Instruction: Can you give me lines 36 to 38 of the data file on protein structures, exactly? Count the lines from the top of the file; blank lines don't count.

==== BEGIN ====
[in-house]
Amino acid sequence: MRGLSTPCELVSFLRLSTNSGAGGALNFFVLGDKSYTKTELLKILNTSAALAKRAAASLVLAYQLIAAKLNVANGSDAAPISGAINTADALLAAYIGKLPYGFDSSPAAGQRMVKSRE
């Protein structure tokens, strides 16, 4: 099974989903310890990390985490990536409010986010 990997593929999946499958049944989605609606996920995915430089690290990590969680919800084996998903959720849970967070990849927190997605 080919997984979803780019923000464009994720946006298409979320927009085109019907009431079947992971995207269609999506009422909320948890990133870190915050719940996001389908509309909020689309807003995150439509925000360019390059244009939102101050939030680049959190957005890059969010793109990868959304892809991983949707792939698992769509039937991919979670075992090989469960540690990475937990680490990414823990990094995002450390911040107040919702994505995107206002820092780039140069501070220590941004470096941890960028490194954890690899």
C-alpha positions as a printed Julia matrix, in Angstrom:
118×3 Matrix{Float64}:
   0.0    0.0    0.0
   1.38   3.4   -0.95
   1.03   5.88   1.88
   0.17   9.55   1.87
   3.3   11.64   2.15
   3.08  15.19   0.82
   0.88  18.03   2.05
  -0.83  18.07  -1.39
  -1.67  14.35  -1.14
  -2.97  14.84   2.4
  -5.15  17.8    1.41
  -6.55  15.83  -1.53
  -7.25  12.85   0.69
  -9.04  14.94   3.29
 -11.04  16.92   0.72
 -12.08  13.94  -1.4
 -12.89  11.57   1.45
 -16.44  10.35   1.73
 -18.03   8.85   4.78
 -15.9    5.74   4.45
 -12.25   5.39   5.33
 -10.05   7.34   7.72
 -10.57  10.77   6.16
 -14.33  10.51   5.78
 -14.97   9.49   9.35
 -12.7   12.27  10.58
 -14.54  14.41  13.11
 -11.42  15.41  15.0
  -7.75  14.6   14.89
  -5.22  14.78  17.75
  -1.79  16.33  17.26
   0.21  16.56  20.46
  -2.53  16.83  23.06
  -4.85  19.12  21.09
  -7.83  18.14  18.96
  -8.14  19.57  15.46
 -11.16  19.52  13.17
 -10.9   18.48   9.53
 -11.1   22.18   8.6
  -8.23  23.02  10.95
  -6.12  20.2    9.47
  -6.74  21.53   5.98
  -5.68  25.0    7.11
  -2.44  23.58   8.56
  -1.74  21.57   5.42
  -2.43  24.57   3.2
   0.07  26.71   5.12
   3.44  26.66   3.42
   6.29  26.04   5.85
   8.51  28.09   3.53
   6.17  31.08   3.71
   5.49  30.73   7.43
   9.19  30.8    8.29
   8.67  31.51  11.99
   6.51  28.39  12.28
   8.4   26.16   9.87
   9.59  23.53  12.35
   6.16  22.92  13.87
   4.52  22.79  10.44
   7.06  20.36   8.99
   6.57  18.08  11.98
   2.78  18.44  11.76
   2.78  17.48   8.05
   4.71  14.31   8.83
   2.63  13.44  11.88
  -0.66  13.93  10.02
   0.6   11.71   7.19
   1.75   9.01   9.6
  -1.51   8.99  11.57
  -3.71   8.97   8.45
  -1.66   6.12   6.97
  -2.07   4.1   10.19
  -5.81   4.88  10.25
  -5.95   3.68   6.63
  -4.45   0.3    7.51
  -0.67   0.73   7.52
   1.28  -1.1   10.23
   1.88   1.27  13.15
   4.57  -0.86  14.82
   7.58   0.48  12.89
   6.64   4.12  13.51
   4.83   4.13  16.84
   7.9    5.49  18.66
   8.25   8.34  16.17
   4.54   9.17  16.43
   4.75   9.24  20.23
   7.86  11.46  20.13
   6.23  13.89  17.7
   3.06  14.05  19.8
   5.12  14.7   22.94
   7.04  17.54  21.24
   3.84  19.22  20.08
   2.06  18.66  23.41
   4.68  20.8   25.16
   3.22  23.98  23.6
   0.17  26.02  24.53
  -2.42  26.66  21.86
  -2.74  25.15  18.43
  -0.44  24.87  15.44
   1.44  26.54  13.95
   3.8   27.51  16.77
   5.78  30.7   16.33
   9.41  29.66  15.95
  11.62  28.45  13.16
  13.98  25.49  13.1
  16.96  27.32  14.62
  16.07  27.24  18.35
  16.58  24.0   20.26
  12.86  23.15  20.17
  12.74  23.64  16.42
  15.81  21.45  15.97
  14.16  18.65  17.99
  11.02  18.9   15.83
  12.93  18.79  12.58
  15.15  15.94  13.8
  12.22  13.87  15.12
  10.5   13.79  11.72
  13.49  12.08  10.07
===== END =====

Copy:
  -1.79  16.33  17.26
   0.21  16.56  20.46
  -2.53  16.83  23.06